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Table of Contents

Lead Story

Pop-ups for the holidays - and beyond

News

Industry Update

Is Clover the POS of the future?

Tyfone confronts data security 'cross over'

BIPS adds to bitcoin news

Views

It's an ever changing world - predictions for 2014

Michael Gavin
Merchant Warehouse

An open letter to the electronic payments industry: Let's put a stop to criminal practices in our industry – now!

Robert O. Carr
Heartland Payment Systems Inc.

Benefit by adopting an as-a-service business model

Sean Berg
Harbortouch

Education

Street SmartsSM:
Nothing succeeds like failure

Dale S. Laszig
Castles Technology Co. Ltd.

Money2020 and the fast-changing payments world

Peggy Bekavac Olson
Strategic Marketing

Sell with the right tools

Tom Waters and Ben Abel
Bank Associates Merchant Services

Company Profile

Planet Group Inc.

New Products

The next storefront

Inspiration

What motivates your business partners?

Departments

Resource Guide

Datebook

A Bigger Thing

The Green Sheet Online Edition

November 11, 2013  •  Issue 13:11:01

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Is Clover the POS of the future?

At the 2013 Money2020 conference held in Las Vegas in early October, First Data Corp. and POS system manufacturer Clover Network Inc. unveiled a new kind of POS system that is an open marketplace in itself. The Clover Station is an Android-based tablet system that provides merchants access to Clover's own online app store, where merchants can download apps to their stations that are specialized for specific vertical markets.

Leonard Speiser, President and co-founder of Silicon Valley-based Clover, said the Open Clover App MarketPlace is divided into sections for different types of retailers, such as wineries or fitness complexes. Merchant facing apps that track inventory and payment flows for one type of business sit aside customer-facing apps designed to generate deeper engagement between that same type of business and customers.

Speiser gave an app designed to engage bar customers as one example. "This developer built an app where it shows all of these microbrews on tap, and then it shows the keg level," he said. "Every time there's a sale rung up on the register, it drops the level of the keg. And it shows it going from green to yellow to red. And that allows that customer at that bar to know when that microbrew is about to be kicked, and there's going to be a new one in the system."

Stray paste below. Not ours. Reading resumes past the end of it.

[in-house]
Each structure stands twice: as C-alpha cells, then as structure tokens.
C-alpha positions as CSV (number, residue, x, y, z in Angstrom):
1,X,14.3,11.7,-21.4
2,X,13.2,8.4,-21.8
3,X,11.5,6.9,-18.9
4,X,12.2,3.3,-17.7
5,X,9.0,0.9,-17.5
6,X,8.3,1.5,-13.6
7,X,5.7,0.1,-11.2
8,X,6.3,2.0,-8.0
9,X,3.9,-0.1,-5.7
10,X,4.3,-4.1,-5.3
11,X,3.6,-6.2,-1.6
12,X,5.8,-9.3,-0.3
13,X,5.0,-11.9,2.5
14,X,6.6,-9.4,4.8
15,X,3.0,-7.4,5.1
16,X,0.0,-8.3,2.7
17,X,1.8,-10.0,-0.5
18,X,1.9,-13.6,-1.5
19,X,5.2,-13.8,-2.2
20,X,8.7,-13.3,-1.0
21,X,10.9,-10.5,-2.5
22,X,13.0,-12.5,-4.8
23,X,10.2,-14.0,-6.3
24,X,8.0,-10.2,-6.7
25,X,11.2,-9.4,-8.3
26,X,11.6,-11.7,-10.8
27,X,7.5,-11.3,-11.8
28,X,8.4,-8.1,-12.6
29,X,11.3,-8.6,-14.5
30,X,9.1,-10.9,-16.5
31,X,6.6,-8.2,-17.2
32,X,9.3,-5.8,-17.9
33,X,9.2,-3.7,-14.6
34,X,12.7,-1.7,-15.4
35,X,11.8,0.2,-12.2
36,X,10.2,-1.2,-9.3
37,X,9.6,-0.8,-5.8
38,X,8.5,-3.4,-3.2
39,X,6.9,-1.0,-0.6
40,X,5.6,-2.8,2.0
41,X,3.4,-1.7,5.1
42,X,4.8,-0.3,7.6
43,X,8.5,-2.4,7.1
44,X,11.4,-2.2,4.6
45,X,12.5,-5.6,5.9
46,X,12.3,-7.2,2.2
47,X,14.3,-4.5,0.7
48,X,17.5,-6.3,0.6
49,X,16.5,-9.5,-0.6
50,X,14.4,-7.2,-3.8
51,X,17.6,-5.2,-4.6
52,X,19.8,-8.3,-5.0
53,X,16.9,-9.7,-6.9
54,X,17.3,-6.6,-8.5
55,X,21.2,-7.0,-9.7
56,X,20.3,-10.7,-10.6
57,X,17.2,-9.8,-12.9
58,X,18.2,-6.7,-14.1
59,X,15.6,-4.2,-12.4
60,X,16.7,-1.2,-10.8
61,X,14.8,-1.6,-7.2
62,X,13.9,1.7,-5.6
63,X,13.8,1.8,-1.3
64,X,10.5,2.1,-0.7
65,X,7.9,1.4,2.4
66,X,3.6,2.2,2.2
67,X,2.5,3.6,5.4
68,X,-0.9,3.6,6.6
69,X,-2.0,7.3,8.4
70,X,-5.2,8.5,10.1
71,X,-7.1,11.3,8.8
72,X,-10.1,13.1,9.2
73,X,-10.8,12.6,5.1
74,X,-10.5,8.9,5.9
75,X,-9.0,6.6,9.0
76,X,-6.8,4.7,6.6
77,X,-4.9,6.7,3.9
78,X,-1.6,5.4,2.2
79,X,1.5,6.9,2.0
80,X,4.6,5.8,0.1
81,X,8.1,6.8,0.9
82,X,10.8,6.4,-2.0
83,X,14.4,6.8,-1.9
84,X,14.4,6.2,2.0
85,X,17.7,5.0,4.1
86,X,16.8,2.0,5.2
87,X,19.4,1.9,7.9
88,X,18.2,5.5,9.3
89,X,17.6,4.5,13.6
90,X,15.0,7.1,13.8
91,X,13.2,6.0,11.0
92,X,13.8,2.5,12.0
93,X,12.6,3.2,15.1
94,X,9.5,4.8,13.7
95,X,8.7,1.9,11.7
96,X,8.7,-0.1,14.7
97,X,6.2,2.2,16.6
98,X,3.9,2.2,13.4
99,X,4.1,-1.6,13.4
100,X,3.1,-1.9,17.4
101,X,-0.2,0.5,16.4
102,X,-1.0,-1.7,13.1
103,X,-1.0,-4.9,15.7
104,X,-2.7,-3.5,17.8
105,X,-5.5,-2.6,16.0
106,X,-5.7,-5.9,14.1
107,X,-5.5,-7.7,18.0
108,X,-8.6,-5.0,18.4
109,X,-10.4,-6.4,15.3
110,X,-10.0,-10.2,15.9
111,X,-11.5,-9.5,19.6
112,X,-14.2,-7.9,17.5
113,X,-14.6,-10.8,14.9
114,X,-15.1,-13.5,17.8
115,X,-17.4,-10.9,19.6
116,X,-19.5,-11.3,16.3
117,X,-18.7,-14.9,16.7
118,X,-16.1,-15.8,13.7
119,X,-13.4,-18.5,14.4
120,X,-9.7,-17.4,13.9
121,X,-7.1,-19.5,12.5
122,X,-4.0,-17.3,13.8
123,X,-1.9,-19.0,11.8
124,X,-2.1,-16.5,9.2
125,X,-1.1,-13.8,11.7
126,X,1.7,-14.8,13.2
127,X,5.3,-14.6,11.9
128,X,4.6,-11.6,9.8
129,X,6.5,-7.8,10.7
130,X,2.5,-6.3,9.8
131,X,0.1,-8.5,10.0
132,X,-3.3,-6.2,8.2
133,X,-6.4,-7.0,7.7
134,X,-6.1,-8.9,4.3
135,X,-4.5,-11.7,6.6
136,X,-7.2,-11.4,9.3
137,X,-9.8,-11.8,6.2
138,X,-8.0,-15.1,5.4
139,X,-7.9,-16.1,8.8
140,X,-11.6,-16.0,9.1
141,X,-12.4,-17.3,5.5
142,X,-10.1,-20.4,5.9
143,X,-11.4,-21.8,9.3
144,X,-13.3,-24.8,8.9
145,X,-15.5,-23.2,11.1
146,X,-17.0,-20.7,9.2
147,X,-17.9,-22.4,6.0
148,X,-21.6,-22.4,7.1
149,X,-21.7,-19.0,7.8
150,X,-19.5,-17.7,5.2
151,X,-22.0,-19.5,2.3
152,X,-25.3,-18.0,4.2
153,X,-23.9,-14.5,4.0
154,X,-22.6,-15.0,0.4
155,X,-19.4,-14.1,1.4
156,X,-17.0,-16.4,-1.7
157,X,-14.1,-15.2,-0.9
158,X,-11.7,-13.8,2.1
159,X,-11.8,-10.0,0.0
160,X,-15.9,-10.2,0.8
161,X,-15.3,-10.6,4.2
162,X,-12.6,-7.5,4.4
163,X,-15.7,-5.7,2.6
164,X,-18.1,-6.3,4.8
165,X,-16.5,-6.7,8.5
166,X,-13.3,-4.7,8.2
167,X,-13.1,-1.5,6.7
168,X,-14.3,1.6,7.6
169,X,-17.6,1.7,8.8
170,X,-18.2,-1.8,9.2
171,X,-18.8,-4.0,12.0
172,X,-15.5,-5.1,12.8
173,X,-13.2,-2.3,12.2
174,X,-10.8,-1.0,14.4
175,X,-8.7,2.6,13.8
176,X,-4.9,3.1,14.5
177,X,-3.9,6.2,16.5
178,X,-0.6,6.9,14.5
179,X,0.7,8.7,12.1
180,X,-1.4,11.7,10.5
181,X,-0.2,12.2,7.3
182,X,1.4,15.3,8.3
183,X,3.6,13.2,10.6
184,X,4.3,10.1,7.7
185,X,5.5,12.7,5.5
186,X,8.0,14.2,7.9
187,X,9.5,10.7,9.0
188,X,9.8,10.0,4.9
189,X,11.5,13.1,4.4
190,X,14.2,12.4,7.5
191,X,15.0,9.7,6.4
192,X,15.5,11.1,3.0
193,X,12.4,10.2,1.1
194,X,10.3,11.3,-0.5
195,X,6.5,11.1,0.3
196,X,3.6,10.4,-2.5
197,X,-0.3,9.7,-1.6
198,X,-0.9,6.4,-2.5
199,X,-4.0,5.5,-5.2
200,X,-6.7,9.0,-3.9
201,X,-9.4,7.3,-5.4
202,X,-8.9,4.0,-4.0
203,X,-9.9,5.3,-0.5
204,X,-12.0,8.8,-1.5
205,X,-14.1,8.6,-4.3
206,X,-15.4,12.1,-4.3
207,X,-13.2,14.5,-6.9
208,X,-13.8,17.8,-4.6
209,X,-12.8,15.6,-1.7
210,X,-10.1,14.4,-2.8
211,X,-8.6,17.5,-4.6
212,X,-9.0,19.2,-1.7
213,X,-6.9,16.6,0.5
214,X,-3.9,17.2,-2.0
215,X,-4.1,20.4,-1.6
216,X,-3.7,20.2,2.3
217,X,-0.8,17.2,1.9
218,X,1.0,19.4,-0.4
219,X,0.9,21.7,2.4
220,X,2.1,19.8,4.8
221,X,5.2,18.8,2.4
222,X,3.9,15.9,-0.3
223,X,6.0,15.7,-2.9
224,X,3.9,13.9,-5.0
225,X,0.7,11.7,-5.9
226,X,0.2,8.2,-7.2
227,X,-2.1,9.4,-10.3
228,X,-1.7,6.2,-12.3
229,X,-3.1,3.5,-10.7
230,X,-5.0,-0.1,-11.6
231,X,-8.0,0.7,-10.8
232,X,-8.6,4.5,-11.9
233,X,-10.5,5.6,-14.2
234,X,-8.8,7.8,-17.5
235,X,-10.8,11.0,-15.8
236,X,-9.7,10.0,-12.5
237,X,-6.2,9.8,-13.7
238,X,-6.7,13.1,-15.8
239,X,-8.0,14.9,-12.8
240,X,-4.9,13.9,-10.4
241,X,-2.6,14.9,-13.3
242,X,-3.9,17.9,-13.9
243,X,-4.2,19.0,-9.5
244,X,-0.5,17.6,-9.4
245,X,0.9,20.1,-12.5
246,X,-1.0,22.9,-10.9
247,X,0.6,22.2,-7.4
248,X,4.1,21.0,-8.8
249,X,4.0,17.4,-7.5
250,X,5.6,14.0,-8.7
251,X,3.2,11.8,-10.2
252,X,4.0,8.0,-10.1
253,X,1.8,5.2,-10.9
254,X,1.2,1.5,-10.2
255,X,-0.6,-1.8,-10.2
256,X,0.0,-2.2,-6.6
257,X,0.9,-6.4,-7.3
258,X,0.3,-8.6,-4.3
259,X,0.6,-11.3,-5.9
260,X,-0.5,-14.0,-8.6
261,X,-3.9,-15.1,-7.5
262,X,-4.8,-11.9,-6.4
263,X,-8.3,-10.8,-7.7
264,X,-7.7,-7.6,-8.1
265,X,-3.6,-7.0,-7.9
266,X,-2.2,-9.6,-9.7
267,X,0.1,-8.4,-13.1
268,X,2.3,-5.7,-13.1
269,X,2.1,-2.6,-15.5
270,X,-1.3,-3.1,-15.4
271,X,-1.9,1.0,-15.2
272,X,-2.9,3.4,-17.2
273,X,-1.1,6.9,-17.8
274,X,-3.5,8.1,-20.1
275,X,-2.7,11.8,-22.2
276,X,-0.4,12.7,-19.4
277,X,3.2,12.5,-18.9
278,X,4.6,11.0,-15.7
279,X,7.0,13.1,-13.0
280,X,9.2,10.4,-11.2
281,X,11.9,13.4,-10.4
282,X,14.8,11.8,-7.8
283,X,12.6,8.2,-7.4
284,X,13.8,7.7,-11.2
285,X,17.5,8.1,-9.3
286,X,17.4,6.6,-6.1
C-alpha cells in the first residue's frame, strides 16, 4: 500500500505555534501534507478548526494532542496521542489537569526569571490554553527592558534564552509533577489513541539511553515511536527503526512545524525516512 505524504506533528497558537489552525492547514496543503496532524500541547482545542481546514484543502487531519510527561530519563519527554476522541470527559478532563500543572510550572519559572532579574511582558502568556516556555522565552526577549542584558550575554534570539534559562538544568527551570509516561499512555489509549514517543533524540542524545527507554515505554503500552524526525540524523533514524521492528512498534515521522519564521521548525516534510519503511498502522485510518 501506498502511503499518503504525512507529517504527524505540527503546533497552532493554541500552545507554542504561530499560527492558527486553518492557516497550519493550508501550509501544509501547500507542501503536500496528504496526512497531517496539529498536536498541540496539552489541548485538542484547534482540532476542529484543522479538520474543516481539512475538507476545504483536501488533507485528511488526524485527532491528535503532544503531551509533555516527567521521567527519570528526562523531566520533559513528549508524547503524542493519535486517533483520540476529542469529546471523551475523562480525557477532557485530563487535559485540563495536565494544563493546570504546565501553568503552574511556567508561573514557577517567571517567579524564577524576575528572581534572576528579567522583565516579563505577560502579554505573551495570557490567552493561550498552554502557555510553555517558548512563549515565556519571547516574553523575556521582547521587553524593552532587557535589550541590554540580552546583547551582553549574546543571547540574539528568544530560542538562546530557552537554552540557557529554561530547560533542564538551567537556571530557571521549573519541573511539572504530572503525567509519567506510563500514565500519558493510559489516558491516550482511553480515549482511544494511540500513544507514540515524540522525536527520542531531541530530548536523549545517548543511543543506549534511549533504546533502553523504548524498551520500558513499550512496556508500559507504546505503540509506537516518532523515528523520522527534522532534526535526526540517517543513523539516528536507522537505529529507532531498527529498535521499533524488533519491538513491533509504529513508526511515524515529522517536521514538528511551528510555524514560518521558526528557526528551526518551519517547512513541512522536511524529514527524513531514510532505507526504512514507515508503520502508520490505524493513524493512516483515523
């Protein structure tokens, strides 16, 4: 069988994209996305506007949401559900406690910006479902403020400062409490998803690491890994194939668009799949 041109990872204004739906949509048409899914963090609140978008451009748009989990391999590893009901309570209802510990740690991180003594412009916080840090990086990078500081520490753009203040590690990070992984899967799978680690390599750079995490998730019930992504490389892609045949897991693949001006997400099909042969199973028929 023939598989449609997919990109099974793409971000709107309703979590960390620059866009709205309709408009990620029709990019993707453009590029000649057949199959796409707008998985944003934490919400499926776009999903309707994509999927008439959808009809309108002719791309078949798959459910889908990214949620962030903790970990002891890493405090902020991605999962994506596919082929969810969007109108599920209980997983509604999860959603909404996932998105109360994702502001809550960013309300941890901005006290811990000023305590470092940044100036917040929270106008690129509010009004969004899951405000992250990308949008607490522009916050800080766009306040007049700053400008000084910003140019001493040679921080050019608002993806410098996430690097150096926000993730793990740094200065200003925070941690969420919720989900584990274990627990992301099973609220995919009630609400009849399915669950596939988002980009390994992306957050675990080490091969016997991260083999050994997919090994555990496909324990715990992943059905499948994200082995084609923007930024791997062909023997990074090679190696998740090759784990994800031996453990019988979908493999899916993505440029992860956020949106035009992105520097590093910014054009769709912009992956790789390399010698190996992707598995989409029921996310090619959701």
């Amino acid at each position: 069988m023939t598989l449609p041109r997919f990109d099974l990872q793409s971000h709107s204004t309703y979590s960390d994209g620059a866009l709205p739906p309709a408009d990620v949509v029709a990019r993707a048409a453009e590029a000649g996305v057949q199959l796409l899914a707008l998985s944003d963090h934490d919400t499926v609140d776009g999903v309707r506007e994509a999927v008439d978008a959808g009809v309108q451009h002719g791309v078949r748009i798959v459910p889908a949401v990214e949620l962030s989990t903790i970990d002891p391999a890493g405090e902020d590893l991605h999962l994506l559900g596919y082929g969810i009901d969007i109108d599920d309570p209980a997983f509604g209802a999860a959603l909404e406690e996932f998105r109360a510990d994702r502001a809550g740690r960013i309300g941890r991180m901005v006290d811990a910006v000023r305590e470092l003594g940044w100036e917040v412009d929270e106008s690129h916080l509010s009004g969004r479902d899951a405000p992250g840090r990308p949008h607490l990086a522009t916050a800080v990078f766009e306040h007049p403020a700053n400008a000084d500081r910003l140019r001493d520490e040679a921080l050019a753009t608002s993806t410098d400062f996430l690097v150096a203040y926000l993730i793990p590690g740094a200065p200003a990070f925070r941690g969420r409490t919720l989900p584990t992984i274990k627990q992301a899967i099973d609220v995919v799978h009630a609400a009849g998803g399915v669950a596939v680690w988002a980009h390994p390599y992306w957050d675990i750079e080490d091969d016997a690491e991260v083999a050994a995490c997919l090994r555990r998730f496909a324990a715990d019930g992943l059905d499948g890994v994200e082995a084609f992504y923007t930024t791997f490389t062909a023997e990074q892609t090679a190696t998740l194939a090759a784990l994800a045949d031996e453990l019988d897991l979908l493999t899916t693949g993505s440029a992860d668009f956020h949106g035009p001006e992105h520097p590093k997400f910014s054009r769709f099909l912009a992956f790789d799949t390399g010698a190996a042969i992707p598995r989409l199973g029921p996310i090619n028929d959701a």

Speiser said wine shops still rely on inefficient email blasts that are unable to target specific customers. So another app plugs into a wine shop's customer database and sends the purchaser of a cabernet a message when a new cabernet is coming out.

Apps built upon the core

Clover doesn't develop apps; the marketplace is designed for developers who develop apps for specific markets. "We can't understand every industry," Speiser said. "What we've done is we've built the core pieces."

Clover also allows developers to control what they charge for their apps. "We want the developers to set pricing because we want those developers to make enough money o fund themselves to build the world's best applications in every vertical," Speiser said.

Clover's marketplace is therefore also a platform for developers to market custom apps directly to the businesses that have an interest in those apps, without having to pound the pavement. "For the first time, people will genuinely be able to build whole businesses around the SMB [small to midsize business] market, without getting killed on the sales side," Speiser said.

Clover, which was bought by First Data in 2012 and now operates as an autonomously run subsidiary of the merchant acquiring giant, fills a gaping need for merchants, he stated. Just as standard countertop POS terminals will disappear in five years because they have little functionality beyond the payment mechanism, the more forward thinking mobile POS strategies, such as the Square Inc. dongle and app combination, are still too standardized to be of much use to SMBs, according to Speiser.

He said even in the heart of Silicon Valley, where merchants are constantly inundated with new tech gadgets, only one in 60 businesses operate a tablet POS solution, with the majority still running "old school" cash registers and standard POS terminals. "And the reason for this is that the current solutions for these businesses, the newer things that have been coming out, they don't address the needs of those businesses," he added.

Apt for ISOs, MLSs

The Clover Station may represent a powerful merchant retention tool for ISOs and merchant level salespeople. Speiser said First Data does not intend to make money on placing the hardware, but rather use the Clover Station to "renew that relationship and put the structure in place to have a really good interaction."

No price point has been set for Clover Station because First Data's distribution partners will make that determination. But Speiser compared its cost to what is charged for a cash register and basic POS terminal. "The real opportunity here is to open up 20 new revenue streams and also 20 new ways for a merchant to actually solve their business needs," he said.

Notice to readers: These are archived articles. Contact names or information may be out of date. We regret any inconvenience.

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North American Bancard | USAePay | Impact Paysystems | Electronic Merchant Systems | Board Studios